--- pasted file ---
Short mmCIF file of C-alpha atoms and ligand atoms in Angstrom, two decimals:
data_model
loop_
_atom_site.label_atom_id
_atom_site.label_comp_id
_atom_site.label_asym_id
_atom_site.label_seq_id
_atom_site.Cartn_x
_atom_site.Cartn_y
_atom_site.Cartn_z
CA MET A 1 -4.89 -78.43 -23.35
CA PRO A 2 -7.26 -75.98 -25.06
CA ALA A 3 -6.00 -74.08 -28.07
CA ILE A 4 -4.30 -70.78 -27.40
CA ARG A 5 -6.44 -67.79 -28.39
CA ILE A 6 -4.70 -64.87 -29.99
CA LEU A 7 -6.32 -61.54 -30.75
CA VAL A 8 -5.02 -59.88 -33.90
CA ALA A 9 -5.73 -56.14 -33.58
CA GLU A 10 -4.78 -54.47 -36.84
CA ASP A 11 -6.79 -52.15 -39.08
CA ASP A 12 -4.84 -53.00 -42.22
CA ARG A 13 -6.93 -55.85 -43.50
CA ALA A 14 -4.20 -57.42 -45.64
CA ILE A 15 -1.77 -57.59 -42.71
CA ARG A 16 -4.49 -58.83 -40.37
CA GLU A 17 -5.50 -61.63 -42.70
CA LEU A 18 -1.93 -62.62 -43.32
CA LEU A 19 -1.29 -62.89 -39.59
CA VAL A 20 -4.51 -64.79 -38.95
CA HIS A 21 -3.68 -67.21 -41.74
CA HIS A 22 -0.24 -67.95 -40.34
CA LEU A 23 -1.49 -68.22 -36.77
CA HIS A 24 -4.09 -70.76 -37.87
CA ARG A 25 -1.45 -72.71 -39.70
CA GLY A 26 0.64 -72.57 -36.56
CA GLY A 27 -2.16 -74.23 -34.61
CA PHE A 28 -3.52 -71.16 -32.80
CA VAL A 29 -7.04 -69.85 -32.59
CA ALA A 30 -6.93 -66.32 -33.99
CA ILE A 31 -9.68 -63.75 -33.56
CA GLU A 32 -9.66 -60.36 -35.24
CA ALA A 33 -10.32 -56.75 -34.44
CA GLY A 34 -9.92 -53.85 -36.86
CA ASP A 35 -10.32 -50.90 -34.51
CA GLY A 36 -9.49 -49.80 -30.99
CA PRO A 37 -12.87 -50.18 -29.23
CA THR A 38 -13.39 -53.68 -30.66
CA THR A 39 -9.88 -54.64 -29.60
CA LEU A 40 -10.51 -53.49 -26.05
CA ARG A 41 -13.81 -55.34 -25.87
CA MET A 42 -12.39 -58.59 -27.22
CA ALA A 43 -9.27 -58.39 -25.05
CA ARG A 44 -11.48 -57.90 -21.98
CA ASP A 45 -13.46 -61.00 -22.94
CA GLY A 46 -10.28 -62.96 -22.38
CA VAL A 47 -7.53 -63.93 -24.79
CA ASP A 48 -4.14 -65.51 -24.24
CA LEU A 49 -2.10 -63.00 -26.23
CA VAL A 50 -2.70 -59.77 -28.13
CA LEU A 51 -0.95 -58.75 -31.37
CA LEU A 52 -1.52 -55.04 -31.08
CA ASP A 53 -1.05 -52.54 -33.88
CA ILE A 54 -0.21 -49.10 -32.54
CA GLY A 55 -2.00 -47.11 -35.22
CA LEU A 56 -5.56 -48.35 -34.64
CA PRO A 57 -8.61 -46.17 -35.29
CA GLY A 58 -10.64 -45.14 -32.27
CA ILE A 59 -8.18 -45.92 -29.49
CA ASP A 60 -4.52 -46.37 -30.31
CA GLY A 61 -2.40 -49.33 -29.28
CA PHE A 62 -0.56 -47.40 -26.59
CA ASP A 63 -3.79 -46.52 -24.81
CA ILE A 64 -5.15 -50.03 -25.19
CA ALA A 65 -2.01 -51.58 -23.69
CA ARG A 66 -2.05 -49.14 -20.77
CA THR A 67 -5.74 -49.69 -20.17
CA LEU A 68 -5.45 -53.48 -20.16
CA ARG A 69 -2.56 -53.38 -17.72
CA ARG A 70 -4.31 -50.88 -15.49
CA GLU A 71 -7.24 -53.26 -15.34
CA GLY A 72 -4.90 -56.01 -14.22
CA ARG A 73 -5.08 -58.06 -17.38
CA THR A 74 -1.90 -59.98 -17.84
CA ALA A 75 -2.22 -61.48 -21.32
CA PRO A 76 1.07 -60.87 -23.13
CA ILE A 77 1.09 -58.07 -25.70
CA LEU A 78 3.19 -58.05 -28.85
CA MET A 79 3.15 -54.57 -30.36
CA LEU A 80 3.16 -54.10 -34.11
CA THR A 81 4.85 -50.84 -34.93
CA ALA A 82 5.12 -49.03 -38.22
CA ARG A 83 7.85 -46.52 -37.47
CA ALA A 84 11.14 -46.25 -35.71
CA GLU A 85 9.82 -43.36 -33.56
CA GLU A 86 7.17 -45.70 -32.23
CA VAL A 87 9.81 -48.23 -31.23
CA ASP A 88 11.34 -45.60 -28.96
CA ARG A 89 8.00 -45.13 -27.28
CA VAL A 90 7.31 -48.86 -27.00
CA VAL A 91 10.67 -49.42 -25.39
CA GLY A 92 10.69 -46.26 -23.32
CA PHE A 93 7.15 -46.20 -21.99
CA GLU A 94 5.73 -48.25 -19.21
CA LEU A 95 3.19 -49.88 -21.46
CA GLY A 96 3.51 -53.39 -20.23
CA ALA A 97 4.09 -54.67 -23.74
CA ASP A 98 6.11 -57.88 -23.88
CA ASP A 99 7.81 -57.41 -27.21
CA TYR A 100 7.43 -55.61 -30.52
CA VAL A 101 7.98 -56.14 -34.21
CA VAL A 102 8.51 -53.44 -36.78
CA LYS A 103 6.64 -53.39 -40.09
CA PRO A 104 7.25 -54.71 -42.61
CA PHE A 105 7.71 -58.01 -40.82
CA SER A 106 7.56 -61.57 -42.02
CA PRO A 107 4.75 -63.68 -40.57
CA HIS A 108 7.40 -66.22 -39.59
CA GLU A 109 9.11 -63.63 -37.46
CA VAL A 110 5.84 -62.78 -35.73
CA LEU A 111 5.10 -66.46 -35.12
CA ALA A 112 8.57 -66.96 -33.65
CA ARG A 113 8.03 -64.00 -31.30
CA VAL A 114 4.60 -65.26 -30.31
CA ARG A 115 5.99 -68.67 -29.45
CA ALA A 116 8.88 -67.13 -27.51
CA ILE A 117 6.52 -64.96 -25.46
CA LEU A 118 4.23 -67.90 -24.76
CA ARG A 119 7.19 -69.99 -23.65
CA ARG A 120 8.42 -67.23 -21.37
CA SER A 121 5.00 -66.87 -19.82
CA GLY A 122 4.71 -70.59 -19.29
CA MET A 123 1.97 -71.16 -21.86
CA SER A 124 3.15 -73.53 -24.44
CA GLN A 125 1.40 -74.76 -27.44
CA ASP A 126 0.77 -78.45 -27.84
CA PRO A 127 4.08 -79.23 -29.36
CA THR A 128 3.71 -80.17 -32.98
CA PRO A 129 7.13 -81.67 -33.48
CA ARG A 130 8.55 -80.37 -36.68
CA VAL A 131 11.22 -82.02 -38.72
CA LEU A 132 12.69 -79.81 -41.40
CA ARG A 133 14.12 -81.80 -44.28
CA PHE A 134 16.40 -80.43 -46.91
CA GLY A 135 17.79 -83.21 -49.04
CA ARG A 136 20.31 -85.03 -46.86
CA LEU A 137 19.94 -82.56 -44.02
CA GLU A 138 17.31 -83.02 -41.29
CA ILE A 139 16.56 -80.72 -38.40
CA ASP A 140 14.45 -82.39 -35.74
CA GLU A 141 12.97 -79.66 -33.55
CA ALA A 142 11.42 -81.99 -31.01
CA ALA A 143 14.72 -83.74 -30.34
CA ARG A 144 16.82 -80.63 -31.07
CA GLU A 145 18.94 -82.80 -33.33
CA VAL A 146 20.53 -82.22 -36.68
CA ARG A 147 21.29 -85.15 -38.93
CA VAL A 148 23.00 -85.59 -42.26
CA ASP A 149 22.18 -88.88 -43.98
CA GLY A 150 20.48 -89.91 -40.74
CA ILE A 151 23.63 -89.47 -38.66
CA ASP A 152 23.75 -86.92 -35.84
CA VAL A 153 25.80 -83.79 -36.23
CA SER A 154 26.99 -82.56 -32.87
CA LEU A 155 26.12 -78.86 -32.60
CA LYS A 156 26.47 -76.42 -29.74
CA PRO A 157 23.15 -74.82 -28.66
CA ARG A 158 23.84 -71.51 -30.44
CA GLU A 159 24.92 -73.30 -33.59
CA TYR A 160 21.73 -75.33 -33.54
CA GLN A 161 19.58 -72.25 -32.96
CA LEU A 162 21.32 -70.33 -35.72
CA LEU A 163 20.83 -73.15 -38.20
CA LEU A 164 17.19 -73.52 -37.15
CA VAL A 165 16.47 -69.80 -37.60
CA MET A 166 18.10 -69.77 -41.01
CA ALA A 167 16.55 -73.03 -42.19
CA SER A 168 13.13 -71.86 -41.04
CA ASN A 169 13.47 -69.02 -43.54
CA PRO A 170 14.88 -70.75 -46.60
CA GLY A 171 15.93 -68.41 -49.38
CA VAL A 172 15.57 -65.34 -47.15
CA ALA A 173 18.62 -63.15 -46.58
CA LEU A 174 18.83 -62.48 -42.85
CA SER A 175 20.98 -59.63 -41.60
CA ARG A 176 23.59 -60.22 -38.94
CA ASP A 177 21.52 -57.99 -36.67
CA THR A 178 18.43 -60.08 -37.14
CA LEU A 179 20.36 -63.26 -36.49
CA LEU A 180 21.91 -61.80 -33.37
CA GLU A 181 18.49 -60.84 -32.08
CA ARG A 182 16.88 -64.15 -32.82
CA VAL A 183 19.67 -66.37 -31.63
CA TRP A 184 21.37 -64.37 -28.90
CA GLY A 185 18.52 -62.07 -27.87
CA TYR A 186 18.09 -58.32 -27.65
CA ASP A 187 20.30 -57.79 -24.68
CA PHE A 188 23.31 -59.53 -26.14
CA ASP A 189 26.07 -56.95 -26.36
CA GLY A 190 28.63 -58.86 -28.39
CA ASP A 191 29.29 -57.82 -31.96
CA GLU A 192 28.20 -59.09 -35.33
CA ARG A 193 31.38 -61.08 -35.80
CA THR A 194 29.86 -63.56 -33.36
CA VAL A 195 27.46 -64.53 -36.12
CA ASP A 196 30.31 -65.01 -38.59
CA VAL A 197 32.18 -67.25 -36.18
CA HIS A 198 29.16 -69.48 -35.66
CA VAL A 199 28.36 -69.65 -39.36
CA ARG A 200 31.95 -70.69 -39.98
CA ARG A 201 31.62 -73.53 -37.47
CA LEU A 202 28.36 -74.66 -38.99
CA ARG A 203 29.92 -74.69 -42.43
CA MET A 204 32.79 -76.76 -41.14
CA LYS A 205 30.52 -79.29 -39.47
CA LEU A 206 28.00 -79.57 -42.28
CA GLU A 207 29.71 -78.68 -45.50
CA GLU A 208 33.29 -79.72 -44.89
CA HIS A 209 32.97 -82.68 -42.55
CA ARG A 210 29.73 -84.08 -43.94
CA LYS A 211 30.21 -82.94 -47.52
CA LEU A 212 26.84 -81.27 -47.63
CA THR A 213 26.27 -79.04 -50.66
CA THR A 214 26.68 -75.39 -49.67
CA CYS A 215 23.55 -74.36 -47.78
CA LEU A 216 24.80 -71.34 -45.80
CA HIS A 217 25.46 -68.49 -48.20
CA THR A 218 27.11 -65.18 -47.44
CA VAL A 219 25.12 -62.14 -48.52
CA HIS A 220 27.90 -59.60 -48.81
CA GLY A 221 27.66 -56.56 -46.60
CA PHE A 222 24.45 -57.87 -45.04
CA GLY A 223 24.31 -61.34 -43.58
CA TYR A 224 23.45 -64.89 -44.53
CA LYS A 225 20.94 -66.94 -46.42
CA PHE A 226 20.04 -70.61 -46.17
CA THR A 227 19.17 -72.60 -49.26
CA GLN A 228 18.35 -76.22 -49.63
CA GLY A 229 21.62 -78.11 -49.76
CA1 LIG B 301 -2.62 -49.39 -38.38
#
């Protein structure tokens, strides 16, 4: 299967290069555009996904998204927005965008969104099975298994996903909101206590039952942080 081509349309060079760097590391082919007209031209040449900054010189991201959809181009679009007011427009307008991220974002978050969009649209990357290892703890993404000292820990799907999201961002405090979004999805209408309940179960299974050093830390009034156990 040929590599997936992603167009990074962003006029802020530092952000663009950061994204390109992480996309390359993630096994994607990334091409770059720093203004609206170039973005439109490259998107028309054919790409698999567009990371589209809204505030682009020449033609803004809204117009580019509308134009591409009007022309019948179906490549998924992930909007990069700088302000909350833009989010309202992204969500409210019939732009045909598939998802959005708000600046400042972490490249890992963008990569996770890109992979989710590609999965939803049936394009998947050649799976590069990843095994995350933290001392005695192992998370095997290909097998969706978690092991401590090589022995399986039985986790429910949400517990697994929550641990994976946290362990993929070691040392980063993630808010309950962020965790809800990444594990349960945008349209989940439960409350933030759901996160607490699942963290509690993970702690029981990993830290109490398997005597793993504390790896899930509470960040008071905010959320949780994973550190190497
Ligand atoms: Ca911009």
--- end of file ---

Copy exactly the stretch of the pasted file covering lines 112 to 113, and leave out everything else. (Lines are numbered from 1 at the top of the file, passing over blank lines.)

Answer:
CA VAL A 102 8.51 -53.44 -36.78
CA LYS A 103 6.64 -53.39 -40.09